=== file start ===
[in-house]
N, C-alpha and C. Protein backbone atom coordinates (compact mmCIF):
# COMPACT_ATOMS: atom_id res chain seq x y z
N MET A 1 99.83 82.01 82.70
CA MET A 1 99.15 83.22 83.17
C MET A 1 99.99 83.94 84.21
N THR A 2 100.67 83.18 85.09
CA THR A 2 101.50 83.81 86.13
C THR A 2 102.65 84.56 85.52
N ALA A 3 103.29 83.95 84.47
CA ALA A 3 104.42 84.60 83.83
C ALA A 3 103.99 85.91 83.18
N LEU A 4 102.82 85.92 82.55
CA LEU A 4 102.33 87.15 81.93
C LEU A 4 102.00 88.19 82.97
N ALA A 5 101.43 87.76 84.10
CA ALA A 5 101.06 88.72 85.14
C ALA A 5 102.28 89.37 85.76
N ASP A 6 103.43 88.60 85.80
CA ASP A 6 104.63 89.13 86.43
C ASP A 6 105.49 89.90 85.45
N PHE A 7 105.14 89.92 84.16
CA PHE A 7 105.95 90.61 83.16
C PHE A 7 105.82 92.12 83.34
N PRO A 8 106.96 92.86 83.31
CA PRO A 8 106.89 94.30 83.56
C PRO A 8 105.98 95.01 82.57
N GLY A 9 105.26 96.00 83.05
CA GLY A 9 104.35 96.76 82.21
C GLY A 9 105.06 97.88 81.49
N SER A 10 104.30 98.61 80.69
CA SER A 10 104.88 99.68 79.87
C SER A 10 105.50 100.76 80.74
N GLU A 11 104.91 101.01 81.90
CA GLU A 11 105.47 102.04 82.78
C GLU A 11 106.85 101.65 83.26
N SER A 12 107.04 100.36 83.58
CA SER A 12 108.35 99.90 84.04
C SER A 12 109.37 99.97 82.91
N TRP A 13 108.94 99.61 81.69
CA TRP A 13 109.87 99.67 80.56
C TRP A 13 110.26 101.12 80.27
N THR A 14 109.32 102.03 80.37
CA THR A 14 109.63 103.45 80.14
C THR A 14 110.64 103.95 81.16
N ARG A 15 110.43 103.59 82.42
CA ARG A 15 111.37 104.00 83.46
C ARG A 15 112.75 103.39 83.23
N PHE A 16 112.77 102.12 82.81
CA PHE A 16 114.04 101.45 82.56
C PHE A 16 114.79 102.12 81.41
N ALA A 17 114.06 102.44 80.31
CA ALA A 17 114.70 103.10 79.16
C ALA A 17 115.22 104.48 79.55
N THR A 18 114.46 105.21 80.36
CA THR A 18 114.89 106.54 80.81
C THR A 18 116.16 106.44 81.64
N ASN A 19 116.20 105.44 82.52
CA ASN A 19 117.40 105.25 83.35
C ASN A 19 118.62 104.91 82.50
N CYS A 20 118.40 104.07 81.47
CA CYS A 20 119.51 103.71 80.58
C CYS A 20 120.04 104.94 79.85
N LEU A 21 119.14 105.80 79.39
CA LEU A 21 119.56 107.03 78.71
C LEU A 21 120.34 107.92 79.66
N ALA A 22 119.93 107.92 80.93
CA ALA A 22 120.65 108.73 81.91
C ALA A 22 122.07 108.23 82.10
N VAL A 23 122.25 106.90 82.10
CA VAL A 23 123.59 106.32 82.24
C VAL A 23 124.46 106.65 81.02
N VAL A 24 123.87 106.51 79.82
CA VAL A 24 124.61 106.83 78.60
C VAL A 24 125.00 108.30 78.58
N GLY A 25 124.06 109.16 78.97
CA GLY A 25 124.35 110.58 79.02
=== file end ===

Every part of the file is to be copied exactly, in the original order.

[in-house]
N, C-alpha and C. Protein backbone atom coordinates (compact mmCIF):
# COMPACT_ATOMS: atom_id res chain seq x y z
N MET A 1 99.83 82.01 82.70
CA MET A 1 99.15 83.22 83.17
C MET A 1 99.99 83.94 84.21
N THR A 2 100.67 83.18 85.09
CA THR A 2 101.50 83.81 86.13
C THR A 2 102.65 84.56 85.52
N ALA A 3 103.29 83.95 84.47
CA ALA A 3 104.42 84.60 83.83
C ALA A 3 103.99 85.91 83.18
N LEU A 4 102.82 85.92 82.55
CA LEU A 4 102.33 87.15 81.93
C LEU A 4 102.00 88.19 82.97
N ALA A 5 101.43 87.76 84.10
CA ALA A 5 101.06 88.72 85.14
C ALA A 5 102.28 89.37 85.76
N ASP A 6 103.43 88.60 85.80
CA ASP A 6 104.63 89.13 86.43
C ASP A 6 105.49 89.90 85.45
N PHE A 7 105.14 89.92 84.16
CA PHE A 7 105.95 90.61 83.16
C PHE A 7 105.82 92.12 83.34
N PRO A 8 106.96 92.86 83.31
CA PRO A 8 106.89 94.30 83.56
C PRO A 8 105.98 95.01 82.57
N GLY A 9 105.26 96.00 83.05
CA GLY A 9 104.35 96.76 82.21
C GLY A 9 105.06 97.88 81.49
N SER A 10 104.30 98.61 80.69
CA SER A 10 104.88 99.68 79.87
C SER A 10 105.50 100.76 80.74
N GLU A 11 104.91 101.01 81.90
CA GLU A 11 105.47 102.04 82.78
C GLU A 11 106.85 101.65 83.26
N SER A 12 107.04 100.36 83.58
CA SER A 12 108.35 99.90 84.04
C SER A 12 109.37 99.97 82.91
N TRP A 13 108.94 99.61 81.69
CA TRP A 13 109.87 99.67 80.56
C TRP A 13 110.26 101.12 80.27
N THR A 14 109.32 102.03 80.37
CA THR A 14 109.63 103.45 80.14
C THR A 14 110.64 103.95 81.16
N ARG A 15 110.43 103.59 82.42
CA ARG A 15 111.37 104.00 83.46
C ARG A 15 112.75 103.39 83.23
N PHE A 16 112.77 102.12 82.81
CA PHE A 16 114.04 101.45 82.56
C PHE A 16 114.79 102.12 81.41
N ALA A 17 114.06 102.44 80.31
CA ALA A 17 114.70 103.10 79.16
C ALA A 17 115.22 104.48 79.55
N THR A 18 114.46 105.21 80.36
CA THR A 18 114.89 106.54 80.81
C THR A 18 116.16 106.44 81.64
N ASN A 19 116.20 105.44 82.52
CA ASN A 19 117.40 105.25 83.35
C ASN A 19 118.62 104.91 82.50
N CYS A 20 118.40 104.07 81.47
CA CYS A 20 119.51 103.71 80.58
C CYS A 20 120.04 104.94 79.85
N LEU A 21 119.14 105.80 79.39
CA LEU A 21 119.56 107.03 78.71
C LEU A 21 120.34 107.92 79.66
N ALA A 22 119.93 107.92 80.93
CA ALA A 22 120.65 108.73 81.91
C ALA A 22 122.07 108.23 82.10
N VAL A 23 122.25 106.90 82.10
CA VAL A 23 123.59 106.32 82.24
C VAL A 23 124.46 106.65 81.02
N VAL A 24 123.87 106.51 79.82
CA VAL A 24 124.61 106.83 78.60
C VAL A 24 125.00 108.30 78.58
N GLY A 25 124.06 109.16 78.97
CA GLY A 25 124.35 110.58 79.02